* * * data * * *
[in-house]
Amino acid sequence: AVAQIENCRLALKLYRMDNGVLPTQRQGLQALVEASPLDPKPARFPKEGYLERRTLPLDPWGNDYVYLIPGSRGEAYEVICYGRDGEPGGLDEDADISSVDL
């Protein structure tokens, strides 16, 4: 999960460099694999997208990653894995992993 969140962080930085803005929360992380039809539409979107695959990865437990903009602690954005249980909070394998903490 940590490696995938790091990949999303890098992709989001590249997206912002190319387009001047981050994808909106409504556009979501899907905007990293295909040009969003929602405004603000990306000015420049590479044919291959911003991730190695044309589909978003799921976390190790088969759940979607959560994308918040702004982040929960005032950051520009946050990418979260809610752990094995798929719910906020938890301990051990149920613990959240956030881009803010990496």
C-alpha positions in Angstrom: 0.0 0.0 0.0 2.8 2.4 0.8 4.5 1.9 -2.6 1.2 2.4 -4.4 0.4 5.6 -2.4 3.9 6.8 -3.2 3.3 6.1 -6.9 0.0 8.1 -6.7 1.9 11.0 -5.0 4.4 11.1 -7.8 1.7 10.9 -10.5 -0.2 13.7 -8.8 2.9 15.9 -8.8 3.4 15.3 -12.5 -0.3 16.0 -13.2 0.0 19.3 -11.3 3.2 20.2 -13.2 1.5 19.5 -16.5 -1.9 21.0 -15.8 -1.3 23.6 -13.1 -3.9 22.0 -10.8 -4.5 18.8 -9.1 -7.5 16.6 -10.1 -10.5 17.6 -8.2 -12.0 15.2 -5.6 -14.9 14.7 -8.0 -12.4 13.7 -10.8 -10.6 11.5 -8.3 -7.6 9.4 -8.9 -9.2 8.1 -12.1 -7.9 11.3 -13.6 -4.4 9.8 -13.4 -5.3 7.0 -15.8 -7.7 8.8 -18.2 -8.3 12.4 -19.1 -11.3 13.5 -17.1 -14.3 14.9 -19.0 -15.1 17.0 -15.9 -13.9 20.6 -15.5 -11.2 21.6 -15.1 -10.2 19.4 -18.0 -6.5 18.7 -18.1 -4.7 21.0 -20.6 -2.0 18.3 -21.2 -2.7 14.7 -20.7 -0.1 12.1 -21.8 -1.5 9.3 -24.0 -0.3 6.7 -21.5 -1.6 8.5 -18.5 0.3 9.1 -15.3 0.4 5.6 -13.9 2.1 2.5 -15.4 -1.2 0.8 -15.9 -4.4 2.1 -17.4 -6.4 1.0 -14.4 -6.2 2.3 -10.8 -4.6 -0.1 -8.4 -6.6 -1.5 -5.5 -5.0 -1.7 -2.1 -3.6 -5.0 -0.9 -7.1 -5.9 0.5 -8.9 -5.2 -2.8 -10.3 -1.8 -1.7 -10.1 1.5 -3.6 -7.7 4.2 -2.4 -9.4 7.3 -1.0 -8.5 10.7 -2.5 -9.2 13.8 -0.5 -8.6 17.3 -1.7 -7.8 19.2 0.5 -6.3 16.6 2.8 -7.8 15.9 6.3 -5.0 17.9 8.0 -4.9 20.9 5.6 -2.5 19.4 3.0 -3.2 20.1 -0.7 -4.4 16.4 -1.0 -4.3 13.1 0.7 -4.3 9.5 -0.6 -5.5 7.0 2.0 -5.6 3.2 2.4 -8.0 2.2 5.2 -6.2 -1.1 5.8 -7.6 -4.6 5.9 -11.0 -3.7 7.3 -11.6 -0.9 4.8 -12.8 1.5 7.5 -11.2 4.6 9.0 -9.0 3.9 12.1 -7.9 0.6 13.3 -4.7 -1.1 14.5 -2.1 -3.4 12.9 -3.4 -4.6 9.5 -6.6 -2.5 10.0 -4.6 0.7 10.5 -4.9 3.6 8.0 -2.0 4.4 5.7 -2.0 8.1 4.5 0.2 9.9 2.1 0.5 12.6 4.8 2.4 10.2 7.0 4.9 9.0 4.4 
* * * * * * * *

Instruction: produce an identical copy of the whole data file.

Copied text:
[in-house]
Amino acid sequence: AVAQIENCRLALKLYRMDNGVLPTQRQGLQALVEASPLDPKPARFPKEGYLERRTLPLDPWGNDYVYLIPGSRGEAYEVICYGRDGEPGGLDEDADISSVDL
């Protein structure tokens, strides 16, 4: 999960460099694999997208990653894995992993 969140962080930085803005929360992380039809539409979107695959990865437990903009602690954005249980909070394998903490 940590490696995938790091990949999303890098992709989001590249997206912002190319387009001047981050994808909106409504556009979501899907905007990293295909040009969003929602405004603000990306000015420049590479044919291959911003991730190695044309589909978003799921976390190790088969759940979607959560994308918040702004982040929960005032950051520009946050990418979260809610752990094995798929719910906020938890301990051990149920613990959240956030881009803010990496």
C-alpha positions in Angstrom: 0.0 0.0 0.0 2.8 2.4 0.8 4.5 1.9 -2.6 1.2 2.4 -4.4 0.4 5.6 -2.4 3.9 6.8 -3.2 3.3 6.1 -6.9 0.0 8.1 -6.7 1.9 11.0 -5.0 4.4 11.1 -7.8 1.7 10.9 -10.5 -0.2 13.7 -8.8 2.9 15.9 -8.8 3.4 15.3 -12.5 -0.3 16.0 -13.2 0.0 19.3 -11.3 3.2 20.2 -13.2 1.5 19.5 -16.5 -1.9 21.0 -15.8 -1.3 23.6 -13.1 -3.9 22.0 -10.8 -4.5 18.8 -9.1 -7.5 16.6 -10.1 -10.5 17.6 -8.2 -12.0 15.2 -5.6 -14.9 14.7 -8.0 -12.4 13.7 -10.8 -10.6 11.5 -8.3 -7.6 9.4 -8.9 -9.2 8.1 -12.1 -7.9 11.3 -13.6 -4.4 9.8 -13.4 -5.3 7.0 -15.8 -7.7 8.8 -18.2 -8.3 12.4 -19.1 -11.3 13.5 -17.1 -14.3 14.9 -19.0 -15.1 17.0 -15.9 -13.9 20.6 -15.5 -11.2 21.6 -15.1 -10.2 19.4 -18.0 -6.5 18.7 -18.1 -4.7 21.0 -20.6 -2.0 18.3 -21.2 -2.7 14.7 -20.7 -0.1 12.1 -21.8 -1.5 9.3 -24.0 -0.3 6.7 -21.5 -1.6 8.5 -18.5 0.3 9.1 -15.3 0.4 5.6 -13.9 2.1 2.5 -15.4 -1.2 0.8 -15.9 -4.4 2.1 -17.4 -6.4 1.0 -14.4 -6.2 2.3 -10.8 -4.6 -0.1 -8.4 -6.6 -1.5 -5.5 -5.0 -1.7 -2.1 -3.6 -5.0 -0.9 -7.1 -5.9 0.5 -8.9 -5.2 -2.8 -10.3 -1.8 -1.7 -10.1 1.5 -3.6 -7.7 4.2 -2.4 -9.4 7.3 -1.0 -8.5 10.7 -2.5 -9.2 13.8 -0.5 -8.6 17.3 -1.7 -7.8 19.2 0.5 -6.3 16.6 2.8 -7.8 15.9 6.3 -5.0 17.9 8.0 -4.9 20.9 5.6 -2.5 19.4 3.0 -3.2 20.1 -0.7 -4.4 16.4 -1.0 -4.3 13.1 0.7 -4.3 9.5 -0.6 -5.5 7.0 2.0 -5.6 3.2 2.4 -8.0 2.2 5.2 -6.2 -1.1 5.8 -7.6 -4.6 5.9 -11.0 -3.7 7.3 -11.6 -0.9 4.8 -12.8 1.5 7.5 -11.2 4.6 9.0 -9.0 3.9 12.1 -7.9 0.6 13.3 -4.7 -1.1 14.5 -2.1 -3.4 12.9 -3.4 -4.6 9.5 -6.6 -2.5 10.0 -4.6 0.7 10.5 -4.9 3.6 8.0 -2.0 4.4 5.7 -2.0 8.1 4.5 0.2 9.9 2.1 0.5 12.6 4.8 2.4 10.2 7.0 4.9 9.0 4.4 